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Which oil burner is best for me?

 I am replacing a very old boiler. I have the nice old radiator heating throughout. I currently occupy  two floors, and may possibly expand to a 3rd floor in the future. My house is about 2200 square feet, I believe.

It was recommended that I buy a Vitorond 100 CR1-50 172 MBH C.I. Sectional Boiler Viessmann VR10059.....  with a Viessmann Riello 40FS Oil burner VR1-33 40 50 Chilmney Vent 7311317.

They said that this is comparable to the boiler I have now (which they said was probably purchased before many of the windows were replaced with more efficient ones.) and that this would heat the entire house including the top floor if I decided to make it into living space.

Is this boiler going to be appropriate in case I do expand to another floor?

Also, I have a friend who has installed and worked on boilers and furnaces while working for schools and who will be retiring soon to work with an energy company installing boilers and furnaces. .Since he is not employed with the energy company right now and since he does not currently have is own business, but does this on the side (without insurance) and comes highly recommended, could his installation of the boiler(and new inside oil tank)  invalidate my home insurance?

Sorry I have so many questions, but I have no idea where to start.

Comments

  • Mac_RMac_R Member Posts: 117
    What is best for you

    The best thing for you to do is call a licenced HVAC contractor to do a load calculation of your home.  That will tell you  the amount of BTUs required to heat your home.  We can no longer stand across the street and use the thumb.  Also you can't use the "This looks like".  The most important thing to do is not say "The old unit is 150,000BTUs so lets put in the same."  NO! We need to match the boiler to the home.  No longer are we going to oversize boilers.  Talking of boilers, I recommend the Bureaus G125BE boiler with their blue flame burner.  With that boiler you will have to line the flue or you can direct vent.  Direct vent is recommended with most cases.  Also it is extremely important to bring in out side air for combustion.  Another thing you might want to think of is replacing the tank.  If the unit is 20-30 years old then the tank is most likely that old or older. 
  • Big Ed_4Big Ed_4 Member Posts: 1,435
    All Depends

    I have been working in the industry for 40 years..



    What I would do is conduct a heat loss calculation.. You could do one your self which I would recommend .. You would need to measure the envelope of the building , windows walls and ceilings ... types of window ,doors,sky lights, ceilings ,R valve of insulation..Net. square footage of walls and ceilings and cubic footage of home .. Either calculate on line or take out a book ... This would give you your BTU loss pre ten degree drop outside .. What is the coldest day of the year in your area ? Then you would know the the BTU out put needed to heat your home... It may not be enough to supply hot water , which most likely is greater then heating it ... Figure a 100K output boiler can produce 2 gallons a minute ... This is important if you're using the boiler to heat up an indirect .. You have to ask are you water demands are scattered or all in the same time frame .. Then balance the recovery to the size hot water tank used .. And the flow rate of hot water used is also important .. Most use a 2.5 gallon shower head ... Multiply by the length of your shower needed... Large bath tubs figure gallons per gallons bath tub /tank size ...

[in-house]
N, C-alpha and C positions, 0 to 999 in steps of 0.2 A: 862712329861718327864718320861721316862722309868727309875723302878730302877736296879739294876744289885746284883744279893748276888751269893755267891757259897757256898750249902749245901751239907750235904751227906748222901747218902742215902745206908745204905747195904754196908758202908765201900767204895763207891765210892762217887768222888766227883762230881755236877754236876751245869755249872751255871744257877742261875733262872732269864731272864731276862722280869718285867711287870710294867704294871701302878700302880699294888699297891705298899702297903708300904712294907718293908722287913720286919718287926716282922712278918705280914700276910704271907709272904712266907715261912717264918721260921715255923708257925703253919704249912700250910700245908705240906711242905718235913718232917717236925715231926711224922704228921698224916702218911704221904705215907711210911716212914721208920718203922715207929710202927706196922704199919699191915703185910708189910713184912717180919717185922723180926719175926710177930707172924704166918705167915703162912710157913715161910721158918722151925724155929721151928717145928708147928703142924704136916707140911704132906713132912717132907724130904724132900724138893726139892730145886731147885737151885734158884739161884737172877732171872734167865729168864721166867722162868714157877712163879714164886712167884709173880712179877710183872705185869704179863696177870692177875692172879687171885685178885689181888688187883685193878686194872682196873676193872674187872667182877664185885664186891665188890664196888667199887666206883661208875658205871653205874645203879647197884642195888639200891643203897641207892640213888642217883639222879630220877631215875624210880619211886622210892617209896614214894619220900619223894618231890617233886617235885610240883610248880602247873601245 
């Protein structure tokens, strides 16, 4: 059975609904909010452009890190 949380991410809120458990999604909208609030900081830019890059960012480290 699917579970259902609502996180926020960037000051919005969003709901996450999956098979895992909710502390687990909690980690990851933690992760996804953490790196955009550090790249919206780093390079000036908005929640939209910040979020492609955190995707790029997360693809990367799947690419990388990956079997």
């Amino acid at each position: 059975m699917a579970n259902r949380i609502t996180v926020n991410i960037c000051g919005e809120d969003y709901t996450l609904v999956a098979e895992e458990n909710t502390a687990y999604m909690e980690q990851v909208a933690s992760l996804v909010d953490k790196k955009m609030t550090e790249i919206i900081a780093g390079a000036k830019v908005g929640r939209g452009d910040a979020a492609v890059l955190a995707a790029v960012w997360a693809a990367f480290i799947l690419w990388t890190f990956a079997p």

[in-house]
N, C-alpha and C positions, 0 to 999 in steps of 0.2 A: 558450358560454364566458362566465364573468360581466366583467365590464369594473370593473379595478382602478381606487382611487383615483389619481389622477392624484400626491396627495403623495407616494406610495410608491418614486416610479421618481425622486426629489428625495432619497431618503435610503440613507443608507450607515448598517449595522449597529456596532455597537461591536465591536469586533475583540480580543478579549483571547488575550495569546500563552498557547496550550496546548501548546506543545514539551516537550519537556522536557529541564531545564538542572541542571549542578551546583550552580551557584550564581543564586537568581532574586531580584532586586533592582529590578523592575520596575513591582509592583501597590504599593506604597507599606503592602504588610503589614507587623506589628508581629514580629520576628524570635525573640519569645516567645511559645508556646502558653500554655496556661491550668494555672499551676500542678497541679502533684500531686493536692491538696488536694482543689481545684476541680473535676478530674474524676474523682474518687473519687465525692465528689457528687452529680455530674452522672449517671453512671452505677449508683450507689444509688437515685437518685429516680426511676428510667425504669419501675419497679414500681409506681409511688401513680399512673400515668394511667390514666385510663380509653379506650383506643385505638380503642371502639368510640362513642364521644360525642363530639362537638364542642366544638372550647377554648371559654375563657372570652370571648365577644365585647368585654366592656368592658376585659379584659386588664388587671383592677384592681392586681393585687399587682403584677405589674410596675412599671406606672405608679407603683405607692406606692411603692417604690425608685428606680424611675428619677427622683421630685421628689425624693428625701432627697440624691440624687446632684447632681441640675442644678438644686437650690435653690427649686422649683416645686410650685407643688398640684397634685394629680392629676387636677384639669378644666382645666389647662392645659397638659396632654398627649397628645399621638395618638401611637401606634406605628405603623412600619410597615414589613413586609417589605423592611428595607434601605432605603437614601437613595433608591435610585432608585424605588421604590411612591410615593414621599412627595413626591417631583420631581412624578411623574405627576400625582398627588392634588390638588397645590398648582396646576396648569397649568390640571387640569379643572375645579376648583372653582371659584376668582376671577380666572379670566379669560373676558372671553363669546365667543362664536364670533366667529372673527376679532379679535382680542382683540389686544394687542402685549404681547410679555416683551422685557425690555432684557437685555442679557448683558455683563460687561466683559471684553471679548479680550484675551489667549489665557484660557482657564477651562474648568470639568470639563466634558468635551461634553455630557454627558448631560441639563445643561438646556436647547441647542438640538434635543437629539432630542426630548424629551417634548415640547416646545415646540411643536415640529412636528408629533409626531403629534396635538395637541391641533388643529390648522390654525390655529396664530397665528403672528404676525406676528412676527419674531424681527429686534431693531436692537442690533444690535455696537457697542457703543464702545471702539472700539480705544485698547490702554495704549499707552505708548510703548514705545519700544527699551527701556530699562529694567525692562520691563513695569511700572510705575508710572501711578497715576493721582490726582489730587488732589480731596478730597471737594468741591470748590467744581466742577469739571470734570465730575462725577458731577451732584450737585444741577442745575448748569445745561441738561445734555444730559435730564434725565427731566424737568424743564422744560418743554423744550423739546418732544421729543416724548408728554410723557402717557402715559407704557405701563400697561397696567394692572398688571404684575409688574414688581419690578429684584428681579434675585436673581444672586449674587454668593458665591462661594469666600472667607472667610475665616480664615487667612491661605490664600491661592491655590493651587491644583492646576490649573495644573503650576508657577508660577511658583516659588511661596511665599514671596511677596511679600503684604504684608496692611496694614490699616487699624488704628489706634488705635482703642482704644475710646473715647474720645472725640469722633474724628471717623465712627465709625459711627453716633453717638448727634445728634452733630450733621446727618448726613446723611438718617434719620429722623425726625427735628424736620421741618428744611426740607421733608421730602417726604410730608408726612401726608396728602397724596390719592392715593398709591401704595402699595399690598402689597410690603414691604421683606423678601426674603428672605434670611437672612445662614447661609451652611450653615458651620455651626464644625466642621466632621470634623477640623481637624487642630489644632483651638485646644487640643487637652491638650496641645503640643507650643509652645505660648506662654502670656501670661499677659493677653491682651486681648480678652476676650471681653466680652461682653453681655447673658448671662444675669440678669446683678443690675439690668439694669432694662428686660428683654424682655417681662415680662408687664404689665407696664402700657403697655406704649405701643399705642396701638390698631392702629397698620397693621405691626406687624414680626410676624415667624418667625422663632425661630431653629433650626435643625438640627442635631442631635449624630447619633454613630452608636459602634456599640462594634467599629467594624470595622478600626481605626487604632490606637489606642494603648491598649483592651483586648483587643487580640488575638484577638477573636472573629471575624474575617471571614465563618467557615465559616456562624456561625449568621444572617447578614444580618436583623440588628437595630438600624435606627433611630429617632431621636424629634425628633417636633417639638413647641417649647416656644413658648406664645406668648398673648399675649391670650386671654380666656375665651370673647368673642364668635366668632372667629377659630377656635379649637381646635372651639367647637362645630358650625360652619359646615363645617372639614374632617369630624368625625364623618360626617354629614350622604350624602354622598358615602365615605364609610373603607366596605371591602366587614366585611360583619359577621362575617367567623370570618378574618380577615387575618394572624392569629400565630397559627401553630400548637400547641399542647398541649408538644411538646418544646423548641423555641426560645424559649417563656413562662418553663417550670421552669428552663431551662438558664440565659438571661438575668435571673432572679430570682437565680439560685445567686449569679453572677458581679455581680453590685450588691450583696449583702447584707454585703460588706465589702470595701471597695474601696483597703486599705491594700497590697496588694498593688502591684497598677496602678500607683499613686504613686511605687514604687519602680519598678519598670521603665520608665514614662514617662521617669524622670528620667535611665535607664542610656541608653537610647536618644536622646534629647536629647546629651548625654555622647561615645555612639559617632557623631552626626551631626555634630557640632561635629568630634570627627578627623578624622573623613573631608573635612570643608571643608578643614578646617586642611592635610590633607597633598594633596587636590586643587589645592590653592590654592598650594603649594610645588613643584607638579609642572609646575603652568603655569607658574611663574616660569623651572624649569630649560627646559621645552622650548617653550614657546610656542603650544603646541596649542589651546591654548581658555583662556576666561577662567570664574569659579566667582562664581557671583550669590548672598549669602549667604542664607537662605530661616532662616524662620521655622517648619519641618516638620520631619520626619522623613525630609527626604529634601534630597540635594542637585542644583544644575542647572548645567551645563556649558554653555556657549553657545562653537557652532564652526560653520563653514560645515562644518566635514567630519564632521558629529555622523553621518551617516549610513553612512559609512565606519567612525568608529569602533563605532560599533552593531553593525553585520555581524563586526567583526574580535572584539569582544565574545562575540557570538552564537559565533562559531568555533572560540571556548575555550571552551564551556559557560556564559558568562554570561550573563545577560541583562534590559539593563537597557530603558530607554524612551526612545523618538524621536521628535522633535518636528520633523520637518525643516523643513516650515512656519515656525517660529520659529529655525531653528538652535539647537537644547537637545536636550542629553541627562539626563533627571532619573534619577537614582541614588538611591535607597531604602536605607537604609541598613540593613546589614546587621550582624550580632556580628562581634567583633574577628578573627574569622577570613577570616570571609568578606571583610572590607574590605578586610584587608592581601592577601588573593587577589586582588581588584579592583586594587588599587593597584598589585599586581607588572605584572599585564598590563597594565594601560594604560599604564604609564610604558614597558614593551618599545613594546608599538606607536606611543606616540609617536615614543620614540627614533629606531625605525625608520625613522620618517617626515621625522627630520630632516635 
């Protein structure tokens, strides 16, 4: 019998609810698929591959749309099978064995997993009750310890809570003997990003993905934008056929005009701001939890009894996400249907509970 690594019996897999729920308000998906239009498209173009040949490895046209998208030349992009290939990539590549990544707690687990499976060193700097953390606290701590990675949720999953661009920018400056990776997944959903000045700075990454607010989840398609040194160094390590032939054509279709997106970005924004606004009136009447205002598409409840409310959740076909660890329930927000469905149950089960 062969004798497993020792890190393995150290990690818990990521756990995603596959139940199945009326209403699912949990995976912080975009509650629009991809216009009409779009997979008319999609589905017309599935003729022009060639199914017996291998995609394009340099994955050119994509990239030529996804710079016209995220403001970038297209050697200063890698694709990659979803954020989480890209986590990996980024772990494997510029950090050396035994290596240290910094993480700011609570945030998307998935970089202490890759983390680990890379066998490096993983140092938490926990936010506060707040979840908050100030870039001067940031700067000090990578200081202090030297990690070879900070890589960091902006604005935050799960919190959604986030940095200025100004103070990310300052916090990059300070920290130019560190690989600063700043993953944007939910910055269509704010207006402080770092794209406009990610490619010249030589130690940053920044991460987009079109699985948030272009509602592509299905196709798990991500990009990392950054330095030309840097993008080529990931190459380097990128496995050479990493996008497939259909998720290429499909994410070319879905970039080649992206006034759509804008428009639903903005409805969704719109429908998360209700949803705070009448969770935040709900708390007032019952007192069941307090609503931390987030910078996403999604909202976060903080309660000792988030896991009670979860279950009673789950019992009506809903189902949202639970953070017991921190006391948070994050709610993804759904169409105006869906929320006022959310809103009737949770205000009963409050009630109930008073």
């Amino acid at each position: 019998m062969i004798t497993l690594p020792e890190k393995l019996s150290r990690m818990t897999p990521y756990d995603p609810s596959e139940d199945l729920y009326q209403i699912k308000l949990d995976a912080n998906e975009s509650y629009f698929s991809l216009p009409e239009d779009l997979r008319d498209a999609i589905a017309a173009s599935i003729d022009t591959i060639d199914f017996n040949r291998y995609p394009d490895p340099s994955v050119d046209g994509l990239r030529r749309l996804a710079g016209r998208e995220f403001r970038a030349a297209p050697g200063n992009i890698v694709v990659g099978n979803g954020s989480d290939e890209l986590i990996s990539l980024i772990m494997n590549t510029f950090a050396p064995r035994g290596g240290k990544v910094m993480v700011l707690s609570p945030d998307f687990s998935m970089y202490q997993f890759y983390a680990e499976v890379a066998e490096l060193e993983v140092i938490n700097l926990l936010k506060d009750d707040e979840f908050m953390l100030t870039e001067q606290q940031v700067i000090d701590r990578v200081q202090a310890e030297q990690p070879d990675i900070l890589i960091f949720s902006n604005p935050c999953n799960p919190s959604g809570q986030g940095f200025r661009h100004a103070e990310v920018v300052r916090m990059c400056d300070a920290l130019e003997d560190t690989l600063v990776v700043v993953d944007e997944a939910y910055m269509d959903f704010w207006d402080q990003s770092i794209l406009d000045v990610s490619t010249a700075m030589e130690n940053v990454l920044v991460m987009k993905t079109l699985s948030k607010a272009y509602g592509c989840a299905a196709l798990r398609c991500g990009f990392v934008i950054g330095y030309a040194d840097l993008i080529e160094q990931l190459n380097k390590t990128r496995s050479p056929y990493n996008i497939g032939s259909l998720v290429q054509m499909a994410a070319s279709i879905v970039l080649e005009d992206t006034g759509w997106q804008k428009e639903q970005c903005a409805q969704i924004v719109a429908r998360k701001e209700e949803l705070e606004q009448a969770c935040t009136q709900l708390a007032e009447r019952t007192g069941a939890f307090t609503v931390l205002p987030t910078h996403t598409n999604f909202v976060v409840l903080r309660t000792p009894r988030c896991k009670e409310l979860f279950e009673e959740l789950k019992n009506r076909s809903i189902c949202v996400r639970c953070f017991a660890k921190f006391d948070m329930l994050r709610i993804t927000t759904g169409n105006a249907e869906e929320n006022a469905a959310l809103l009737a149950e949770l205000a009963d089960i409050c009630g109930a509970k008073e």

Also since you have large cast iron radiation , You can figure low temperature heating which is a good thing... less system loss ... Just make sure it's adusted for it..



    Now how should you hire is up to you ... Me 40 years and still learning the industry.. Over the years I seen young good installers and bad older ones ... Some just can't or don't want to learn better ways of installing heating systems .. Price should not be you're main criteria .. What your are paying for is more important ..



    What I would recommend is you do more research for your needs then go shopping ... This equipment would be in your home for many years to come .. Buy comfort , efficiency and a good running installation ...
    I have enough experience to know , that I dont know it all
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